Turg-Ag showcases Domestic Irrigation installation by Paarman Landscapes

Click on PDF below to view.

El Shaddai School

Click to view PDF letter.

Cape town Flower Show @ the Castle of Good Hope 2016

Cape town Flower Shows.

Paarman Landscapes gets a get a mention on the Prolandscaper page.

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See the Flower shows website below.Copy the link below and view the video:


Copy the link below: Write up on Paarman Landscapes


We are looking for sponsors, contact Clayton 0834451084

SAPS Durbanville, Paarman Landscapes cleans up.

Paarman Landscapes, with the help of Paul’s Hire, clean up the SAPS Durbanville.
Click on pdf below to view letter.


St Thomas Pre-Primary School

Thank you From:
Heideveld St Thomas Pre-Primary School
Gary Bedderson
Rector | St Thomas Church
Area Bishop | Western Cape
165 Heideveld Road, Heideveld, 7764

Paarman Landscapes has Wonderful Clients,
Mr. & Mrs. Gibbon had no further need to keep their play structure.
So we moved it to a new school in need, installed some irrigation and new lawn (Discounted by our supplier Visser Gardens)for the children.

Click on link to view their letter.

SABI MAG, Paarman Article


LIA Award, November 2013

Paarman Landscapes takes home their first Irrigation Award and it’s a Silver Award from the LIA (Landscape Irrigation Association)
Not just landscaping in Cape town but also quality Irrigation work by our own team. Congrats to Mr Trust Ndhlovu and the team.

African Business Journal

Cape town landscaper gets a mention in the African Business Journal 2013

Keep reading

SALI Awards of Excellence 2013

Cape town landscaper contractor wins SALI Award of Excellance 2013

Keep reading

Die Burger Article


Kirstenbosch Talk

This was Clayton’s 2nd talk at kirstenbosch.

Fairlady Mag, Paarman gets a mention

Fairlady July 2012, Article

SALI Awards of Excellance 2012

Small Business Awards on 567 CapeTalk

Paarman Landscapes makes the Top 30 list.

Click on the link below to see the Certificate

Small Business Awards 567 CapeTalk and Softline Pastel

SALI Awards of Excellance 2011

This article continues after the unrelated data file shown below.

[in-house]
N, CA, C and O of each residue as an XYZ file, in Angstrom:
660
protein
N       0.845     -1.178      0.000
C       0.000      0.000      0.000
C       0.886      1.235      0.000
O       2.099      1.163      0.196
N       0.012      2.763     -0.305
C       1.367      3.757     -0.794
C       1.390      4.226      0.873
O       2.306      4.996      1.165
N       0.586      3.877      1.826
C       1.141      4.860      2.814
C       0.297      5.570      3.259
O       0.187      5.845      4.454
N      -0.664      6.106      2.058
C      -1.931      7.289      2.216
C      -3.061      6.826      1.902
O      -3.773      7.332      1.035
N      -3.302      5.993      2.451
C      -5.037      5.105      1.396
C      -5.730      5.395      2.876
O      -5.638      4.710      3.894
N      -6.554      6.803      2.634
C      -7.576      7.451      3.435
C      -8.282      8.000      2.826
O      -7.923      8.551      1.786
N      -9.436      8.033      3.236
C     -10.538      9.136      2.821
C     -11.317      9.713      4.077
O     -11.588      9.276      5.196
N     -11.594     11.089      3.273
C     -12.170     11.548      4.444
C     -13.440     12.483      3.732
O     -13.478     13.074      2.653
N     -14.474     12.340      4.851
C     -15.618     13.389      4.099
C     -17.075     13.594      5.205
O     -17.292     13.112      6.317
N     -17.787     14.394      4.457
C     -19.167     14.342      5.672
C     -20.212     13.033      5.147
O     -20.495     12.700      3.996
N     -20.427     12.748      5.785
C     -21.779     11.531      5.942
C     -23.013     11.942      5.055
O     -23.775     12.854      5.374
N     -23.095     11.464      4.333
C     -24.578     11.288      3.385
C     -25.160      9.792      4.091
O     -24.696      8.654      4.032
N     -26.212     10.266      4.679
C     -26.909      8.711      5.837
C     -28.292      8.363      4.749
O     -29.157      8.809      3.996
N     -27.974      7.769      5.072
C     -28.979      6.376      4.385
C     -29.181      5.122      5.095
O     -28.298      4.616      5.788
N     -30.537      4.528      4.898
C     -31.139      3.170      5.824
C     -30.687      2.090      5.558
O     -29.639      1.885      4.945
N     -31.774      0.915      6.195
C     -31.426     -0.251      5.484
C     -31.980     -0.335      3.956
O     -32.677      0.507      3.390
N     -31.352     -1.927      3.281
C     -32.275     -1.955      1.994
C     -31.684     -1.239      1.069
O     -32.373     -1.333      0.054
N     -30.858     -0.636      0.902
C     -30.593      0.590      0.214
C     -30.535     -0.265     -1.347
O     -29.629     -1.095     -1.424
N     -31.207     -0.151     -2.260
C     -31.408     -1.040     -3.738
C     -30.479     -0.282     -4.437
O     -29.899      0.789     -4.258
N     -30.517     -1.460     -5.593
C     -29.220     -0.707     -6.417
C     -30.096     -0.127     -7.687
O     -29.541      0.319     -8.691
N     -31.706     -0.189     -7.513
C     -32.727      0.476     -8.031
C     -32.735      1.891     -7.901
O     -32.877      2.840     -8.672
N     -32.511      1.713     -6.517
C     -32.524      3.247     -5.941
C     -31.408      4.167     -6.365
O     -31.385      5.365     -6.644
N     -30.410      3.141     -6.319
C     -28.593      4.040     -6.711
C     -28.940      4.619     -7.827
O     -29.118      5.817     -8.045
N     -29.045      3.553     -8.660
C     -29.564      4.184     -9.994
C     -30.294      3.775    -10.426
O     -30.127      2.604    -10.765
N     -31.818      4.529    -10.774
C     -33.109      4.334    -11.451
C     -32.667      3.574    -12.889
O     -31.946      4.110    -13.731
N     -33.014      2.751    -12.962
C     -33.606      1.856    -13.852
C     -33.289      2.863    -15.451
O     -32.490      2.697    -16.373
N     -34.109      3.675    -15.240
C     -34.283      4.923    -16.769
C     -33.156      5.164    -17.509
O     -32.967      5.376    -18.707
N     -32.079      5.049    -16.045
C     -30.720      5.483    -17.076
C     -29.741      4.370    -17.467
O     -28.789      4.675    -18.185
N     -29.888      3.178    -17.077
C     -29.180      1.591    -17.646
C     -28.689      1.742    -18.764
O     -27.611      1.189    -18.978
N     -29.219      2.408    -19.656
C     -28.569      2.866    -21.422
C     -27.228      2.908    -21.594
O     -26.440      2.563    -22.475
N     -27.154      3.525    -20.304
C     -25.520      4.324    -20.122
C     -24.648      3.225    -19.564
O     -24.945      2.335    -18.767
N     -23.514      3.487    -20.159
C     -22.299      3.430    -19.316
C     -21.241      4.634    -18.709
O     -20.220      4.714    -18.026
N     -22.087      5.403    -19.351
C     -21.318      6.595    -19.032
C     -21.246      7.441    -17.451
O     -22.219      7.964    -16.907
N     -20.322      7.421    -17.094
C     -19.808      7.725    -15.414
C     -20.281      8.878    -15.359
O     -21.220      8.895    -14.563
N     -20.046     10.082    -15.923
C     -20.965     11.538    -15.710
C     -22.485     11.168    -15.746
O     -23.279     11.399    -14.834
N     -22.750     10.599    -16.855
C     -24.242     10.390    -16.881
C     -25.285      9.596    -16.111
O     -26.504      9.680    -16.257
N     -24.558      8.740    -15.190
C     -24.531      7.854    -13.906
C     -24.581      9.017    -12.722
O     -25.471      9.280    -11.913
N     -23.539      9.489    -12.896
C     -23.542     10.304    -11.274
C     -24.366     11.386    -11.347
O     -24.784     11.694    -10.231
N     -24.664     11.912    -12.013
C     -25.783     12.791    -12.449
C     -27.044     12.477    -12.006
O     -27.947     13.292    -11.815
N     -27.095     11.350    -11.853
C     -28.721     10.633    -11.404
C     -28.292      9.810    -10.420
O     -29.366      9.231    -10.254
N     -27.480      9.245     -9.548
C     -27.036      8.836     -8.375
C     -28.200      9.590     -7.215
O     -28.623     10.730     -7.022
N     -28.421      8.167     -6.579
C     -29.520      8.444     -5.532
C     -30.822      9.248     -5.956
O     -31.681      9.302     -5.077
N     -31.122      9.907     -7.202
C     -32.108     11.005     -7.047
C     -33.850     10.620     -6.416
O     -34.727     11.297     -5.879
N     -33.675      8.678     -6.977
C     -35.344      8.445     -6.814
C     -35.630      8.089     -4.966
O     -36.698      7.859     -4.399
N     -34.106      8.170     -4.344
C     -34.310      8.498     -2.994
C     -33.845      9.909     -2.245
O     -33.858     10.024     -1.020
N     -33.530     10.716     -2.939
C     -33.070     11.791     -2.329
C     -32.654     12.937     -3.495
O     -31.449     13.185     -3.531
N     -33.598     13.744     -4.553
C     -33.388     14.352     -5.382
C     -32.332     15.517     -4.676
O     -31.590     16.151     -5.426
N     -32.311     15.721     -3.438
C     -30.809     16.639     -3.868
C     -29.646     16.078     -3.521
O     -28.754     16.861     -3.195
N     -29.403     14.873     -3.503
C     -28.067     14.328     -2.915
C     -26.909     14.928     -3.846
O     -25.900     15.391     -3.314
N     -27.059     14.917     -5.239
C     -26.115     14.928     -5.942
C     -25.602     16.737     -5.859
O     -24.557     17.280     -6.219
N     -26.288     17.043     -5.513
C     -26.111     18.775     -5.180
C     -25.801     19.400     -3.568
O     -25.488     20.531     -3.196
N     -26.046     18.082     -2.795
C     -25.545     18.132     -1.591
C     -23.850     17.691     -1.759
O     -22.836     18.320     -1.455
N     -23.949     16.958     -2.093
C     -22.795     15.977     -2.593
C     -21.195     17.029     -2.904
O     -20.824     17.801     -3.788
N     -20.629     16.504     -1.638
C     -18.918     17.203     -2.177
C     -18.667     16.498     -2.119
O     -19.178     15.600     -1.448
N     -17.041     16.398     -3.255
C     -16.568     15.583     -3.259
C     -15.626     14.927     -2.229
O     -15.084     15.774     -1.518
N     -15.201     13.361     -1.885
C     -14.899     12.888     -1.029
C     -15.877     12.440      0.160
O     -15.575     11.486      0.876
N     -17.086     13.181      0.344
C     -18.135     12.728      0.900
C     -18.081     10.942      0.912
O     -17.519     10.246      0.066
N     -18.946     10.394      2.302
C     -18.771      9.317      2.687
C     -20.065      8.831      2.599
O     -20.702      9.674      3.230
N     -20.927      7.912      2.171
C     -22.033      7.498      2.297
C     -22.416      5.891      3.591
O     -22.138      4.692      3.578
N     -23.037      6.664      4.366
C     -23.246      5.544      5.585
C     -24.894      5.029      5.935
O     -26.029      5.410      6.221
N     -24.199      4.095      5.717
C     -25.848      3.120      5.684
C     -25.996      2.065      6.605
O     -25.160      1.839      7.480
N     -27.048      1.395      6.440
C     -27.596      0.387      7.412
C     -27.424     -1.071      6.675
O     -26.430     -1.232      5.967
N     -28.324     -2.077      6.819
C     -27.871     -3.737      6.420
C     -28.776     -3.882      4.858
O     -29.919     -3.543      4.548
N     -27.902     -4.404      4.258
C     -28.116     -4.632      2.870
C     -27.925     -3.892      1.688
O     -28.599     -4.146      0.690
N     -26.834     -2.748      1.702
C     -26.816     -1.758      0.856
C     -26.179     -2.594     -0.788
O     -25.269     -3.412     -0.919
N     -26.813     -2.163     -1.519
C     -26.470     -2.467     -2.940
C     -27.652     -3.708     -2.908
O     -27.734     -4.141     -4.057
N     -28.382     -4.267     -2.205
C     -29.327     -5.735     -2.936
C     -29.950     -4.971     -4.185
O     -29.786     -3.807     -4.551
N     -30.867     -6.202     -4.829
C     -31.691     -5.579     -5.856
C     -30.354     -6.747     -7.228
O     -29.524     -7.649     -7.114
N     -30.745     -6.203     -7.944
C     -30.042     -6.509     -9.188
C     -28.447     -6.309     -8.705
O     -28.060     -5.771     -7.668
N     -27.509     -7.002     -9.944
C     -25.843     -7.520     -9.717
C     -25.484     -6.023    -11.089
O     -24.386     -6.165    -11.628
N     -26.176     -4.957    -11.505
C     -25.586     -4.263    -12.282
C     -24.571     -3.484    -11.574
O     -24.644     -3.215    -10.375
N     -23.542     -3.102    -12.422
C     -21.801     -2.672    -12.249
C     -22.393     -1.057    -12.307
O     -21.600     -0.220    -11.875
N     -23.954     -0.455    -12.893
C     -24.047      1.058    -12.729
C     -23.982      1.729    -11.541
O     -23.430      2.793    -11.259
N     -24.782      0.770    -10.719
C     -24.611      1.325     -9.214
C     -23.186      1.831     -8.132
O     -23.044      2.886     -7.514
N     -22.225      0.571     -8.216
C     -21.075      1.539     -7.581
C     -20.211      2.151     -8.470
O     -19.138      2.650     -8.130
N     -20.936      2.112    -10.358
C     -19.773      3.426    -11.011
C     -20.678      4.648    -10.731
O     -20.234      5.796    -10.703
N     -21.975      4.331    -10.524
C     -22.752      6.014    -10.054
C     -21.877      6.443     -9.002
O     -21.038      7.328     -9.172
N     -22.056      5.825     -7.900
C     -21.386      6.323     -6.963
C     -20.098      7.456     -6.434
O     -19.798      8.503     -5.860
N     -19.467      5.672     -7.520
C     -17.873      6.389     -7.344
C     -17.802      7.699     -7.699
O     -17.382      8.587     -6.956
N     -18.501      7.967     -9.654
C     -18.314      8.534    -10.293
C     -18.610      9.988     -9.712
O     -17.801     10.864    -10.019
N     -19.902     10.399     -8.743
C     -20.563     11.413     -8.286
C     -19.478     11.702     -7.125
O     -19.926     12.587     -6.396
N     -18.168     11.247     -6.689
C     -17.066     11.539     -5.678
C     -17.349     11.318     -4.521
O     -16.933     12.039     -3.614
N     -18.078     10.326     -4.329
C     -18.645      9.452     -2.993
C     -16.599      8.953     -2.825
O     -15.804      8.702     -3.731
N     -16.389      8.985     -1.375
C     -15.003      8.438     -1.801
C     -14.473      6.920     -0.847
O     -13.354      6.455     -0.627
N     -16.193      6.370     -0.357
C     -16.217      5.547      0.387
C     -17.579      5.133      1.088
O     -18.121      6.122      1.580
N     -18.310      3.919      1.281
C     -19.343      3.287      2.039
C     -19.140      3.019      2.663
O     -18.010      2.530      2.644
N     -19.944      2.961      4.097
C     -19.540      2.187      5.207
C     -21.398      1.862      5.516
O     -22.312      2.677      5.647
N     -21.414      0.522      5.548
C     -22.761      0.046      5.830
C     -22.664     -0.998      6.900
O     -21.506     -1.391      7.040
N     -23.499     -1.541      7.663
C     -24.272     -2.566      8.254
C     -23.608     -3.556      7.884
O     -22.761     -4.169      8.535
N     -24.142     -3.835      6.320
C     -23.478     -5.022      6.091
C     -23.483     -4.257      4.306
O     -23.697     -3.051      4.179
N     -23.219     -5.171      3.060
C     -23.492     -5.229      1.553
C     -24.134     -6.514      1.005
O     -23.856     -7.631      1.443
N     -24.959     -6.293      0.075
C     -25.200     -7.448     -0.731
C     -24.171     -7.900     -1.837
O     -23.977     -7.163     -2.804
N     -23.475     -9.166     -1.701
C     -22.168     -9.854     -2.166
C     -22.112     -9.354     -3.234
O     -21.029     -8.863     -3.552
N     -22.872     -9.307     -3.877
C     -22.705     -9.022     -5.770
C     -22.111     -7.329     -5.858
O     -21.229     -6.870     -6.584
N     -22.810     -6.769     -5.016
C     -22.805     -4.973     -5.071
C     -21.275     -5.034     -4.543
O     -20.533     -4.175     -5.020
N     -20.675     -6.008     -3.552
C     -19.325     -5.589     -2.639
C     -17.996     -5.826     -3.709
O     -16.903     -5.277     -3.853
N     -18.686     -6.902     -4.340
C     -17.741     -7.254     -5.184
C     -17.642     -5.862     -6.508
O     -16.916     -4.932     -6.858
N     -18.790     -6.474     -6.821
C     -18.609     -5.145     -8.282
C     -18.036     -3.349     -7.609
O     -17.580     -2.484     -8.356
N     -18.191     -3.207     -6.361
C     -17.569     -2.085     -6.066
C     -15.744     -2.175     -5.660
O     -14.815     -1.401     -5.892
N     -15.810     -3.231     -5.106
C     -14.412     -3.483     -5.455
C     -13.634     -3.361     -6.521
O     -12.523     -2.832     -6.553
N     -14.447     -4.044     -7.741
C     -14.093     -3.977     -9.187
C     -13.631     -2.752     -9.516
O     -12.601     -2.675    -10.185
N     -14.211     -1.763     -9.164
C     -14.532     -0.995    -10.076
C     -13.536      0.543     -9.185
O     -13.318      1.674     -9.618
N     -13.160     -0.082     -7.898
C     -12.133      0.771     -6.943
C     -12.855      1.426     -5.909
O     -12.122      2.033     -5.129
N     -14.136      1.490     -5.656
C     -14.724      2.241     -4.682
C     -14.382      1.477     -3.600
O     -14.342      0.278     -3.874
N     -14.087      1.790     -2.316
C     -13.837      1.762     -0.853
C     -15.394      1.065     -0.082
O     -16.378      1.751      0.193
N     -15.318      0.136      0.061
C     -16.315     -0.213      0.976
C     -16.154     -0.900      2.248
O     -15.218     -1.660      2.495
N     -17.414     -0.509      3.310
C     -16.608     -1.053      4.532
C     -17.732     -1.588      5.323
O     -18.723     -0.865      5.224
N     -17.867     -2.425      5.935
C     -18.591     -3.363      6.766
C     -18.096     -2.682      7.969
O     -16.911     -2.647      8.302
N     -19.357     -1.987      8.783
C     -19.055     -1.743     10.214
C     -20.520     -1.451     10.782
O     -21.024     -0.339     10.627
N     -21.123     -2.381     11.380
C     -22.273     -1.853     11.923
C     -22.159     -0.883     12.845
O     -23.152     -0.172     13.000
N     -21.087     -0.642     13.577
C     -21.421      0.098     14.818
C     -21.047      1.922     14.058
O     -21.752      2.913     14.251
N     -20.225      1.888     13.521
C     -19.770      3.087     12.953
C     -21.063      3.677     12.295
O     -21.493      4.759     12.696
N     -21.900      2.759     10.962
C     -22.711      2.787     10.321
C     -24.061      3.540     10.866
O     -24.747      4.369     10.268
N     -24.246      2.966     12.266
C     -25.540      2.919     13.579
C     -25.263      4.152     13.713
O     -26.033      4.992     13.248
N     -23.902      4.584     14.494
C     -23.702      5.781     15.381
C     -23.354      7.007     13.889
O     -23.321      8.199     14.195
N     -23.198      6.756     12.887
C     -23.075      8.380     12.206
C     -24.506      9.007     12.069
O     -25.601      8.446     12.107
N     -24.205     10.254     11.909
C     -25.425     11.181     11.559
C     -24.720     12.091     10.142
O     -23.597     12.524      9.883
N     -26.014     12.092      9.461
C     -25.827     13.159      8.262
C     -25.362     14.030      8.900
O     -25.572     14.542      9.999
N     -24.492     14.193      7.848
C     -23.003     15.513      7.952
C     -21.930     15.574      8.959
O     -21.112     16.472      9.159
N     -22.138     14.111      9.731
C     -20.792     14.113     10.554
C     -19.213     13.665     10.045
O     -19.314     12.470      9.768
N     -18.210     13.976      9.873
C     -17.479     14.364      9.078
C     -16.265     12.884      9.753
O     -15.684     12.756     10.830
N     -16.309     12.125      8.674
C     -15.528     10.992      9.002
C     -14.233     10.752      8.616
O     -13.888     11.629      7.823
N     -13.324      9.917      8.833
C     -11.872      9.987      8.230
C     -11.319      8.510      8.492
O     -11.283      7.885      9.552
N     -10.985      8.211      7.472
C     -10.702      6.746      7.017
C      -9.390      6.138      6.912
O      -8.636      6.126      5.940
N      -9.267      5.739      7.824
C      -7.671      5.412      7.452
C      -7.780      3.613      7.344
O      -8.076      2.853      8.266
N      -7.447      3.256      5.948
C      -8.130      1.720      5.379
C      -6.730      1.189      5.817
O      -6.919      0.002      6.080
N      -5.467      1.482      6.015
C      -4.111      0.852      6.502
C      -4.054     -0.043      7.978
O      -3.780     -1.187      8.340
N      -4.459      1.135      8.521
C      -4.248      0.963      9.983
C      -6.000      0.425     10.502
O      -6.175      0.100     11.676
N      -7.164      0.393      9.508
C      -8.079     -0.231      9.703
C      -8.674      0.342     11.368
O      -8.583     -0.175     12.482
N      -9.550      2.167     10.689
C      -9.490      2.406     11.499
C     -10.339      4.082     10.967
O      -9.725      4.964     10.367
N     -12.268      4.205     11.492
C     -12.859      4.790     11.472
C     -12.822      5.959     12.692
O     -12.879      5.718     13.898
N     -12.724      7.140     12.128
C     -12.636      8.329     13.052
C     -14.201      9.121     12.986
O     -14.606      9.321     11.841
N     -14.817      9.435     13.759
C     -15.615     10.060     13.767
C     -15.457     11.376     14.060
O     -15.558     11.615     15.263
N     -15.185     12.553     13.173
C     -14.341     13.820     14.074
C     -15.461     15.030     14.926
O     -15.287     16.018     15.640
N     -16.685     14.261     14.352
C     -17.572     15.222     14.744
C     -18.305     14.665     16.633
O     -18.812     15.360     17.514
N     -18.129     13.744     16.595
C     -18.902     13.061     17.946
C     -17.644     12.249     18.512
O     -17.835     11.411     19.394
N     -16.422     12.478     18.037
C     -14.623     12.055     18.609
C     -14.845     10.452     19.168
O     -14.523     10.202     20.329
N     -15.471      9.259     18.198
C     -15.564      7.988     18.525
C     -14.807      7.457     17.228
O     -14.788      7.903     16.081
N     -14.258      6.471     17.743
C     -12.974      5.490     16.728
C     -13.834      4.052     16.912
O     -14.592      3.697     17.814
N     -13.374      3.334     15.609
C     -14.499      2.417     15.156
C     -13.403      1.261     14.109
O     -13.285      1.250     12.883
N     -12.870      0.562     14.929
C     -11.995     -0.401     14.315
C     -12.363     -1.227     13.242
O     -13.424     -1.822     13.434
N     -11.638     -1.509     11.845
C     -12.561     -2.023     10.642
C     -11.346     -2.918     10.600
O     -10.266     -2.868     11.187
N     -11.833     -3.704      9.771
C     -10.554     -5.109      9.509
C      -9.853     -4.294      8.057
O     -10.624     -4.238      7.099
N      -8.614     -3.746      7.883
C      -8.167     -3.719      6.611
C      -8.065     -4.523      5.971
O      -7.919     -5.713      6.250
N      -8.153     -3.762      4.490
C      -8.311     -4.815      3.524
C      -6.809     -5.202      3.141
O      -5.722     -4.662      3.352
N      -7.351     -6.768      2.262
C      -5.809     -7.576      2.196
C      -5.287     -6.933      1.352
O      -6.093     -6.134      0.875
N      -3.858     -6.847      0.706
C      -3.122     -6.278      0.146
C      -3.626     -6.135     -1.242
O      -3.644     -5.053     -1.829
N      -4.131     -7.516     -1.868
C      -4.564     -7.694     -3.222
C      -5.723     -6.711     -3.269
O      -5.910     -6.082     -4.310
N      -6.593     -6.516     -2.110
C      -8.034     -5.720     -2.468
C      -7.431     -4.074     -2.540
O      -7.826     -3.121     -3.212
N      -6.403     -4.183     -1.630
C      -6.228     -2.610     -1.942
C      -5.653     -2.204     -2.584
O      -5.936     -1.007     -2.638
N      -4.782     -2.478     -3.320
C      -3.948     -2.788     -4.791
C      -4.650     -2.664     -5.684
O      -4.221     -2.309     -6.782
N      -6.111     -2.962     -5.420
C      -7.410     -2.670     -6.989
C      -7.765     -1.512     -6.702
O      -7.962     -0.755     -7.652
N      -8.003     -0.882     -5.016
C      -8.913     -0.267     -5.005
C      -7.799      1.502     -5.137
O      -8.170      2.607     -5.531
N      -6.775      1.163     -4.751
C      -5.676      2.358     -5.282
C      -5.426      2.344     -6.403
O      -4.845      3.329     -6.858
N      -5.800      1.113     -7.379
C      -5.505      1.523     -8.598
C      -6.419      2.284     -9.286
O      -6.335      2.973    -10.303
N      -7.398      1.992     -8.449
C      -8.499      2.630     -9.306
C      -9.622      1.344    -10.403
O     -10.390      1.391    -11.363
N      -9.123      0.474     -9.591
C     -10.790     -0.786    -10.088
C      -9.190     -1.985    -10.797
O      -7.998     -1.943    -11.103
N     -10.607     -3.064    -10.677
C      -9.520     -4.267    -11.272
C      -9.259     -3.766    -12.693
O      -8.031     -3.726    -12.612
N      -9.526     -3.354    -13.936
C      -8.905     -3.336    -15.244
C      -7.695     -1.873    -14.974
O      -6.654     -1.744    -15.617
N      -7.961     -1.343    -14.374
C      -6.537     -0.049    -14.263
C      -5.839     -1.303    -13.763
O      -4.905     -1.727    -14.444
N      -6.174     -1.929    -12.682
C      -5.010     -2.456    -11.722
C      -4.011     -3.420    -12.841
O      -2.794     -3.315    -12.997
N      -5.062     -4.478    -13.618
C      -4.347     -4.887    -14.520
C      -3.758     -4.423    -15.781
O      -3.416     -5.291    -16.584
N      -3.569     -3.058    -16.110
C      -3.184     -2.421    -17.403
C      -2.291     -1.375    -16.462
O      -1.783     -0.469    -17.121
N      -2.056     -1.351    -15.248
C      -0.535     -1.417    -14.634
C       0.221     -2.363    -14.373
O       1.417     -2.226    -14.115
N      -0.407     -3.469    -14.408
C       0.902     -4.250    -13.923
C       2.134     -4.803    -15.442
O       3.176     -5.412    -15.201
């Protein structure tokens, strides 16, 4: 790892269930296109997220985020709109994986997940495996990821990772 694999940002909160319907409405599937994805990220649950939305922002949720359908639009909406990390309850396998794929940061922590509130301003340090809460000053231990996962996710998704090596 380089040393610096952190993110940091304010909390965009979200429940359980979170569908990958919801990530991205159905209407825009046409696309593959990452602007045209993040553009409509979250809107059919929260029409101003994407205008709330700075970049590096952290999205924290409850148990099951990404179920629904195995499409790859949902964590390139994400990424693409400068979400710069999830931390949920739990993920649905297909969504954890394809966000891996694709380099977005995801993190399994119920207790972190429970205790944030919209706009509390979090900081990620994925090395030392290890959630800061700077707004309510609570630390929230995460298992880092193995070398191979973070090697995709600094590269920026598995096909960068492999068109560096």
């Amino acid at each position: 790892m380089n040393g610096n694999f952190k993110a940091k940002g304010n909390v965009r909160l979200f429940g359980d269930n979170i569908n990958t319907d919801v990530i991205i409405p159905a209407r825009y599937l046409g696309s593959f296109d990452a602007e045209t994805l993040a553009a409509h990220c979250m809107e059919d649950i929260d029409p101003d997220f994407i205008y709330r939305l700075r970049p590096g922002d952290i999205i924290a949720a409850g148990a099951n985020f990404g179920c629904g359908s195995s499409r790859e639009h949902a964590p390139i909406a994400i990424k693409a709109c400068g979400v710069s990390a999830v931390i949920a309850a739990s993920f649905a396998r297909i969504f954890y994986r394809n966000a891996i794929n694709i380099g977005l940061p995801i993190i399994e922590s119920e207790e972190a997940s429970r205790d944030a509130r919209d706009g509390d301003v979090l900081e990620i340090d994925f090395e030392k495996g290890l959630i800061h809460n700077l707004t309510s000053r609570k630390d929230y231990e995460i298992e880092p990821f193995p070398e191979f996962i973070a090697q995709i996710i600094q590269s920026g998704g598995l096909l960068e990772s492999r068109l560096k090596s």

SALI (South African Landcape Institute)


LIA (Landscape Irrigation Association)Principle Member


The Gardener on DSTV

Tanya Visser of The Gardener interviews Clayton Laue of Paarman Landscapes

Decorex 2010 Weekend Argus article by Kay Montgomery


TITLE: Garden design at Decorex, Designers paradise, Green trends on show, Going green at Decorex

Top Cape landscaper, Clayton Laue is among the many designers taking part at Decorex (April 23-27) which opens on Friday

Water heaven. Clayton Laue’s gold medal winning modernist water garden in Stellenbosch uses grasses and water-permeable pebbles.

Decorex (23-27 April) opens at the Cape Town International Convention Centre this Friday and promises to offer gardeners a host of green design ideas, designer birdhouses, prefab wet wall water features, Victorian romanticism, fantasy and all things feathered.

With the theme, ‘Breath of Fresh Air’, the show hopes to reflect the green movement’s influence on new trends such as frugal chic, re-cycling, up-cycling, salvage design and cutting-edge DIY. This back to basics theme reminds one that even in the garden, you can ‘reuse the past, recycle the present and save the future’.

Top local landscaper, Clayton Laue of Paarman Landscapes will spearhead the landscaping industry’s participation this year. A trained landscape designer with extensive experience in indigenous flora, Clayton has been landscaping in the Cape since 1999.

At the 2008 South African Landscapers Institute (SALI) Awards of Excellence, he was honoured as a top Gold Medal winner for the installation of a garden in central Stellenbosch.

“The owners wanted a low maintenance, simple garden with a Zen feel”, says Clayton, recalling his prestigious national award. “Interestingly, that garden had no lawn at all”, he adds, referring to an issue increasingly addressed by eco-conscious landscapers. The result was a tranquil garden with a large expanse of water designed in a geometric pattern. “It was a once in a lifetime opportunity for us”, he says.

Clayton’s website (www.paarmanscapes.co.za) includes a gallery of photographs that reflect work commissioned by his landscaping company since then. As one of the signature landscaping designers taking part at this year’s Decorex, his garden exhibit was planned months ago. “Our garden will combine the natural elements of wooden decking with a unique and eye-catching cascading water feature that will inject movement and sound into the design”, he says.

“Our planting palette is restricted, with the emphasis on low-maintenance, architectural, textured and colourful plants. “Visitors will be able to sit on our benches and we will also have edible plants in simple planters”, he says. “Most importantly, we will also be showcasing the versatility of prefab wet wall water features”, he concludes.

What does Clayton believe that gardeners should be doing in their gardens this year? With enormous local landscaping experience, these are Clayton’s tips for your garden this weekend: